While plans for an elevator, refurbished theater lobby and restrooms are concrete, still to be addressed are specific theater needs like expanded stage size and lighting.

        A good conversation is under way, theater program director Dennis Murphy says, and will continue for some time.

        In the meantime, the allegorical AIDS comedy/drama Marvin's Room, playing March 9-18, may be The Carnegie Theater's final production before going dark for as long as a year. The plans for a concert version of a classic but rarely performed musical (a la Encores! at City Center in New York) have now been postponed to spring 2002.

        For Marvin's Room reservations, call (859) 491-2030.

        Musical "Merchant': “We're very lucky to have actors who can do this,” Cincinnati Shakespeare artistic director Jasson Minadakis notes.

        “This” is provide the musical underpinnings to Cincinnati Shakespeare's riveting The Merchant of Venice.

        One of the humanizing elements to moneylender Shylock (Jeremy Dubin) is his inclination to pensively play Jewish folk songs on a guitar. Anne E. Schilling makes the idyllic estate where Portia greets her suitors even more idyllic by providing harp accompaniment.

        Mr. Dubin does not profess to be a musician, but he can find his way around a guitar to sing songs he learned at summer camp as a youngster.

        He's delighted to be having an opportunity to add dimension to his character, which, as written, is that of a miserly, money-grubbing villain.

        “There's so much music in the text, so many songs in the text, so much talk about music — Shylock is even accused of being "a man with no music in his soul.'

        “That isn't true. Music is an important part of the Jewish culture because of our nomadic history. It's how we've always carried our history, our culture, our stories,” Mr. Dubin remarks.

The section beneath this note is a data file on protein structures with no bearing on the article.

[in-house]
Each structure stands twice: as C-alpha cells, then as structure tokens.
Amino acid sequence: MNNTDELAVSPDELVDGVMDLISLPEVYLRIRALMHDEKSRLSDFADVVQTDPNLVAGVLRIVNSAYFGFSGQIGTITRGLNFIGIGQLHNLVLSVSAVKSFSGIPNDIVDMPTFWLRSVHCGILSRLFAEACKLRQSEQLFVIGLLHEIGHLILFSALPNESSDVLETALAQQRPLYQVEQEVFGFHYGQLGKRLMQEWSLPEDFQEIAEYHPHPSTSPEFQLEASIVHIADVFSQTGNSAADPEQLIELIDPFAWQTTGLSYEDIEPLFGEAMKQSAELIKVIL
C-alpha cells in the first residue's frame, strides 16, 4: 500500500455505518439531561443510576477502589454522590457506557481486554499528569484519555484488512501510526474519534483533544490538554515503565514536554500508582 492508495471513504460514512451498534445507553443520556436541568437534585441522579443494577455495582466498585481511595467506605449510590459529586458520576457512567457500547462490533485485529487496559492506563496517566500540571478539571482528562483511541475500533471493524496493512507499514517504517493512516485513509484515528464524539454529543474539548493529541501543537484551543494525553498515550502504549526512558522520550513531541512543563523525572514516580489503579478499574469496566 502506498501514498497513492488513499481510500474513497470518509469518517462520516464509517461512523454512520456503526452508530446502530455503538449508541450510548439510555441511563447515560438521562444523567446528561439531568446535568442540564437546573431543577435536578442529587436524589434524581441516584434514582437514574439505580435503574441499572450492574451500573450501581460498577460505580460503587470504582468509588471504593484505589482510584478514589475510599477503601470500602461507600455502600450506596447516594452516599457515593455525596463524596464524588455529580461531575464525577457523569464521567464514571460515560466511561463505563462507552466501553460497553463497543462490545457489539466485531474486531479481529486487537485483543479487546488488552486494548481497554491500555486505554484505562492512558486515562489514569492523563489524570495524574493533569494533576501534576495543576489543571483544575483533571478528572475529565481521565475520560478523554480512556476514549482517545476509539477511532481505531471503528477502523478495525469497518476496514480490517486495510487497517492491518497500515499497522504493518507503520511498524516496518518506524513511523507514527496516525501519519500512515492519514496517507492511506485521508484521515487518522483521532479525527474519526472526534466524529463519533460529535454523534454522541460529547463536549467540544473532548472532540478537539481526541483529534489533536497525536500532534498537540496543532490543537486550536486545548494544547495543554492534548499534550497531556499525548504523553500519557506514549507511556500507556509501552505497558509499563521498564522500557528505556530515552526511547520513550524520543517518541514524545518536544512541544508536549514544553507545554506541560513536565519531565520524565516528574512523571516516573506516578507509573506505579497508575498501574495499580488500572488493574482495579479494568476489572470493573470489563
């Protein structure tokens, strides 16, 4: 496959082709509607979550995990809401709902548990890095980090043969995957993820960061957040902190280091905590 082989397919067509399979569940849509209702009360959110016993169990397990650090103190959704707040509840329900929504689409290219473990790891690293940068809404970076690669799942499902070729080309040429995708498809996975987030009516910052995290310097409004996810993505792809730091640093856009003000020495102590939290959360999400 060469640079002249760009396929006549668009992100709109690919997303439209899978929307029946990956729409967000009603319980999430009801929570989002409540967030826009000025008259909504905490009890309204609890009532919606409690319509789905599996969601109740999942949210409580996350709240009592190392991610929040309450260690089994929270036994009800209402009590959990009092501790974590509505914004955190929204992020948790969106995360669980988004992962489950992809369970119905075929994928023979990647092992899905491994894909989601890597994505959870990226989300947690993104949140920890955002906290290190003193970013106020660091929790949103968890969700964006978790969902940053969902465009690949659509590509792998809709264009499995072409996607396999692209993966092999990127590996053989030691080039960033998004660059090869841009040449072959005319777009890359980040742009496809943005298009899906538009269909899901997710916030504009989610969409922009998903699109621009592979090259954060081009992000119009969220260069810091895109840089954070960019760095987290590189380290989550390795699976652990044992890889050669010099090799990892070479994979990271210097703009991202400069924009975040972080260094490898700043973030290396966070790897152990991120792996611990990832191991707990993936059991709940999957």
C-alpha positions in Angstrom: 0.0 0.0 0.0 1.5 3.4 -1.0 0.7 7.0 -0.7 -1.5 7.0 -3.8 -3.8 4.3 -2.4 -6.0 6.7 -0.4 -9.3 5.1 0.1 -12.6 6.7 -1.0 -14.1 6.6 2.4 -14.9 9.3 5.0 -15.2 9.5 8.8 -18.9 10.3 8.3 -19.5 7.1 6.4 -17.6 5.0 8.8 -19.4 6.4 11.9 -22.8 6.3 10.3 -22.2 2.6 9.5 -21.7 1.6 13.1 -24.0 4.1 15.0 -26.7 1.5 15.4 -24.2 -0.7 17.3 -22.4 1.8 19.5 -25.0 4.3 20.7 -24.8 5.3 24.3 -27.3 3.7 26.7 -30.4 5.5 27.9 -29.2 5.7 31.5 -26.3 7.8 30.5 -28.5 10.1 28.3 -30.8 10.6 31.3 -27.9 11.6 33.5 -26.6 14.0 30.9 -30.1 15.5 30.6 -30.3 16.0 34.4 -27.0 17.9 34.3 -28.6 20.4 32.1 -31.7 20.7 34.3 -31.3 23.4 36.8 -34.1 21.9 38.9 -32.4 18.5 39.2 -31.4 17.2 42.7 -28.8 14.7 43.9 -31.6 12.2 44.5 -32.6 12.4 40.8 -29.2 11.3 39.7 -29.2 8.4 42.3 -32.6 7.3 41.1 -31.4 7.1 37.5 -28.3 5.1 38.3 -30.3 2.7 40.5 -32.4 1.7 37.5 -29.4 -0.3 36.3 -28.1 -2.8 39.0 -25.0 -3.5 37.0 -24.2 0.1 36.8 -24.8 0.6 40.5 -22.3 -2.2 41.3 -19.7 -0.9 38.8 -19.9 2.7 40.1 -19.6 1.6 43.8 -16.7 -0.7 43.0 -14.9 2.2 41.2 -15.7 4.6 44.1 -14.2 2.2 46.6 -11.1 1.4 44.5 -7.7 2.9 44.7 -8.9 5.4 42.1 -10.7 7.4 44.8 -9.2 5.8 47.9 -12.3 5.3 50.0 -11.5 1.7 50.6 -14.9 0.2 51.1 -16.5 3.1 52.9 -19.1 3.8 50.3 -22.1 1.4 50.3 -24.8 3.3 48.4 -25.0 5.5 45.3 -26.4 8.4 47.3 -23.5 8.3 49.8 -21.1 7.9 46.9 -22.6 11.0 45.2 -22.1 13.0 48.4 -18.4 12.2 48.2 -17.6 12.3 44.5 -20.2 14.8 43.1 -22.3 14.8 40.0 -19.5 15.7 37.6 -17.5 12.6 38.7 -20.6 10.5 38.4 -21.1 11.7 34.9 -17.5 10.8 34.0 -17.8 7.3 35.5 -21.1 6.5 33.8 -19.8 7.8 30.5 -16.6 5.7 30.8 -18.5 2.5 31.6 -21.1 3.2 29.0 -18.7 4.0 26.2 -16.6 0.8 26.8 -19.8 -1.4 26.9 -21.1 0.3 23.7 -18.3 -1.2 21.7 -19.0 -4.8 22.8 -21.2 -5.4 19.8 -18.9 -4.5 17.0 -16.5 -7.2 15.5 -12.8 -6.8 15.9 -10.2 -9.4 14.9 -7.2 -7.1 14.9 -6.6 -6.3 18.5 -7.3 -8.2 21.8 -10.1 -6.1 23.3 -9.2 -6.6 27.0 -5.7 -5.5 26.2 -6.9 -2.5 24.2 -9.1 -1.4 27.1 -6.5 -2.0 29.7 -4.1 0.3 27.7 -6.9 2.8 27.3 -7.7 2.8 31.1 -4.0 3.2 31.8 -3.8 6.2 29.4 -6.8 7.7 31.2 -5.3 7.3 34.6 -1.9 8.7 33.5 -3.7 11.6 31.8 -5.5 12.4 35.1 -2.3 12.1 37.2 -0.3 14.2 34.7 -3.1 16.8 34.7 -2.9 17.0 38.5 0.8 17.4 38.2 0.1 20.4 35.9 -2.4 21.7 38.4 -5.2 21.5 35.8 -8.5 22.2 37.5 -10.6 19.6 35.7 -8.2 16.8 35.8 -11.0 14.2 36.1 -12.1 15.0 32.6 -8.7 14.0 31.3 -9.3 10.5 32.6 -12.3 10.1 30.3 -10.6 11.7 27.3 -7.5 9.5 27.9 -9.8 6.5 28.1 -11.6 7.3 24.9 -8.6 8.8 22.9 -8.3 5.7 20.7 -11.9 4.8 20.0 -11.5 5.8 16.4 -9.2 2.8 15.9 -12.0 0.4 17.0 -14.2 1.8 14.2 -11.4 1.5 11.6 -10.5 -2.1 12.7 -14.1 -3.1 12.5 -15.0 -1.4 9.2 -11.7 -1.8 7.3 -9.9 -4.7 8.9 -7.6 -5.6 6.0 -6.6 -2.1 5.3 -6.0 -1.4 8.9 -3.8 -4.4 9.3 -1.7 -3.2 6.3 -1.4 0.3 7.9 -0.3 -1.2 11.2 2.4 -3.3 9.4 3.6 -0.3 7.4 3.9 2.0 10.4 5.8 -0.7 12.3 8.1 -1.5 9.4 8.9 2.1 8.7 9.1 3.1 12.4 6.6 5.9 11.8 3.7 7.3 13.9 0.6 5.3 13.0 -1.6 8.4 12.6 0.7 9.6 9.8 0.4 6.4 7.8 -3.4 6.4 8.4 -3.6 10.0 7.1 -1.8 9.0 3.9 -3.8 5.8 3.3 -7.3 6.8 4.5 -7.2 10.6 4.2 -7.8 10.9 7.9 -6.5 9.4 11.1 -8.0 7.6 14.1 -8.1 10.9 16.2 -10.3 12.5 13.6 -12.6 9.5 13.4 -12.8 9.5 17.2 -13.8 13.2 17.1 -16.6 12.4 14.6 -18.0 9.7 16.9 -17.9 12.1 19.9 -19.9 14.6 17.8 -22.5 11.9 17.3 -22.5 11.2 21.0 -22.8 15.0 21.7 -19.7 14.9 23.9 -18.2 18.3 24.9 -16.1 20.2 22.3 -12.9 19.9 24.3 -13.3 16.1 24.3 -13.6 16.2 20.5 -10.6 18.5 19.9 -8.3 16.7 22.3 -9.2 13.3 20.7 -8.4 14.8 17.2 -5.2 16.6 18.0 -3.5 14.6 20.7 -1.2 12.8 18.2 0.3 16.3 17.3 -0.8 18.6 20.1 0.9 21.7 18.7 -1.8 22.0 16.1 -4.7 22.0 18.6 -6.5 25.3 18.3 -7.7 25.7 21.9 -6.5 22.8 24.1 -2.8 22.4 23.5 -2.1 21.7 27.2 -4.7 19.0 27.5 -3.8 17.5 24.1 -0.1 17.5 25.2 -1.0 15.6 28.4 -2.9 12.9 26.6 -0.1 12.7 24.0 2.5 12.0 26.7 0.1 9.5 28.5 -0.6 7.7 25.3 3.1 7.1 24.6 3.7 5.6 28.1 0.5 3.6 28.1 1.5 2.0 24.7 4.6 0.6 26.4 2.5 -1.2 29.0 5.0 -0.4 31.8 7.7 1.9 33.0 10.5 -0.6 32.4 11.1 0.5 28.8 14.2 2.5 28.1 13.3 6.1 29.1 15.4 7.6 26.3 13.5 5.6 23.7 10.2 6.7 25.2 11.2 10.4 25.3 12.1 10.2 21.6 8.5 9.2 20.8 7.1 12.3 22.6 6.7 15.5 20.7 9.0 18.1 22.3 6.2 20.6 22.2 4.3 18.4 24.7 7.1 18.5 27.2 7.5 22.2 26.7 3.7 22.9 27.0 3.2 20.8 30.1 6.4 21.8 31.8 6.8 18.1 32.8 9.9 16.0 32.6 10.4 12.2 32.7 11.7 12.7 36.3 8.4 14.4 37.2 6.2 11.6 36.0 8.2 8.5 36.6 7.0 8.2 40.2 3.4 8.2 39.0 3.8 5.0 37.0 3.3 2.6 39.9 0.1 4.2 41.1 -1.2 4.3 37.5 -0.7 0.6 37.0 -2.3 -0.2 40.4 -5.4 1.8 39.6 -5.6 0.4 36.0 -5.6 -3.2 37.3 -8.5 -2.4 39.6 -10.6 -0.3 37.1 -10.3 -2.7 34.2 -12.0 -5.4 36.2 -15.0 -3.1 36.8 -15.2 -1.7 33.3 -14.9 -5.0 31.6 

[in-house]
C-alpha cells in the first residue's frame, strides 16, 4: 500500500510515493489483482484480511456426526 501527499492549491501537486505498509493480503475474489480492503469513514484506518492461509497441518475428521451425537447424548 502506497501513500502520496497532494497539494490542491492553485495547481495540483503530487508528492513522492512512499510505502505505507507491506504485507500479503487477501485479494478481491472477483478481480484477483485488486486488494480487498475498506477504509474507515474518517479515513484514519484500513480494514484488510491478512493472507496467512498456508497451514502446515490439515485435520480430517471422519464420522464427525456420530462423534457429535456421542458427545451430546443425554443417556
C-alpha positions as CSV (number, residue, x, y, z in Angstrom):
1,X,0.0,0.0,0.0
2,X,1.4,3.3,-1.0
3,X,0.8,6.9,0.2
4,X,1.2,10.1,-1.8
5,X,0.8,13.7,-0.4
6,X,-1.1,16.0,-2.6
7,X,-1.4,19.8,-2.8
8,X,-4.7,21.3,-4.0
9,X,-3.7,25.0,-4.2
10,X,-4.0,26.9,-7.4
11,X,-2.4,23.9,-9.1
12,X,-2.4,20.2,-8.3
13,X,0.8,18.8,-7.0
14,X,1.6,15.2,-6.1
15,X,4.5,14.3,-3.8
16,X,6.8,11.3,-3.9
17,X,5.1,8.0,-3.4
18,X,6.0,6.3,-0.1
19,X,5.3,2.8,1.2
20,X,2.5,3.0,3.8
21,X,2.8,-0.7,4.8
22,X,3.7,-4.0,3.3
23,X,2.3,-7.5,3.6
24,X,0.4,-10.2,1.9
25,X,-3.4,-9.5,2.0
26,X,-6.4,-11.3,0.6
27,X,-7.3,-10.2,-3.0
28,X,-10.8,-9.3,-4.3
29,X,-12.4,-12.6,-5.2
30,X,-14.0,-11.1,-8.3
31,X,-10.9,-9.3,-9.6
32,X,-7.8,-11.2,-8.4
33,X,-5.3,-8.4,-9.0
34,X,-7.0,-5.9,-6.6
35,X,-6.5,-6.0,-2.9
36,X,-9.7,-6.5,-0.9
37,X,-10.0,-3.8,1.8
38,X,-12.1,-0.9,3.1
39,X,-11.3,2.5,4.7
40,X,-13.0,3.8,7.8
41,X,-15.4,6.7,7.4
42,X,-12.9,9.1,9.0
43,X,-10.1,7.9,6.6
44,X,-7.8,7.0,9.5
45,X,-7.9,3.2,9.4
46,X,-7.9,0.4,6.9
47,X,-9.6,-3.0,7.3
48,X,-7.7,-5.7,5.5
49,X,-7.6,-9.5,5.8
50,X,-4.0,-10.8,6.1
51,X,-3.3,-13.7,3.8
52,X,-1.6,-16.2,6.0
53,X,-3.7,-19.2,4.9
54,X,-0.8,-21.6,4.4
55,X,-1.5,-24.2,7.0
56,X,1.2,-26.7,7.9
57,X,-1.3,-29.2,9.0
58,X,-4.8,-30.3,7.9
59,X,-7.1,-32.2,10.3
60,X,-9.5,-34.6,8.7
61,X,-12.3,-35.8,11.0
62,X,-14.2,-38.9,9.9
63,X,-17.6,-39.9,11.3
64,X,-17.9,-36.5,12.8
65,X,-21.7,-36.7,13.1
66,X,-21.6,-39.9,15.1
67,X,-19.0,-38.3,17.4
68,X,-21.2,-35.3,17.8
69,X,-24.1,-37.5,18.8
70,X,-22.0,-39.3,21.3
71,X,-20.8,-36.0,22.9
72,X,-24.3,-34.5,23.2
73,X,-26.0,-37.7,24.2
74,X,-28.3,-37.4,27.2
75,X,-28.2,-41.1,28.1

Ms. Schilling brought her harp with her to Cincinnati when she joined the festival company at the beginning of this season.

        “I started playing in college. I decided if I was going to be an actor, I should learn an instrument. It was either going to be the guitar or the harp, and I decided to go for diversity,” she says, laughing.

        Merchant continues through March 18 at the festival, 719 Race St. Box office: 381-2273.

        "Night' back on: Music in the Night was originally supposed to be in front of Cincinnati audiences a year ago, when it was announced and quickly un-announced before Downtown Theatre Classics folded last fall.

        The Broadway revue sounded like a winner, mostly for its cast, which included Phantom veteran Joseph Pokorski (who put the revue together), Les Miz veteran Ron Baker and CCM's so-talented Angela Gaylor, who's looking very good in Grand Hotel.

        Music in the Night finally will see the light of a stage for three performances Friday through next Sunday at Northern Kentucky University's Greaves Concert Hall.

        For reservations, (859) 572-5464.

        Set designer: Bob Fritzsch may have art in his genes. His great-grandfather was a portrait sculptor (including Cincinnati's statue of William Henry Harrison).

        His grandfather was a violin maker, and his father was an artist. Mr. Fritzsch spent a lot of years as a technical illustrator for General Electric before he retired.

        He's spent almost as many years designing sets for area high schools and community theaters, especially Landen-Deerfield, ever since he was recruited by a friend who also happened to be a high school drama teacher.

        He thinks talent at art might be inherited — “I carve and I sculpt” although “I can't play the violin and I can't make one either,” he says, roaring with laughter.

        Mr. Fritzsch's latest is the rambling backyard set for the period domestic comedy Morning's at Seven for Lebanon Theatre Company. “It's a big set,” he muses, “two two-story houses.”

        The show continues at 2 p.m. today and 8 p.m. Friday and Saturday. Call 494-1932 for reservations and information.

        E-mail jdemaline@enquirer.com. Past columns at Enquirer.com/columns/demaline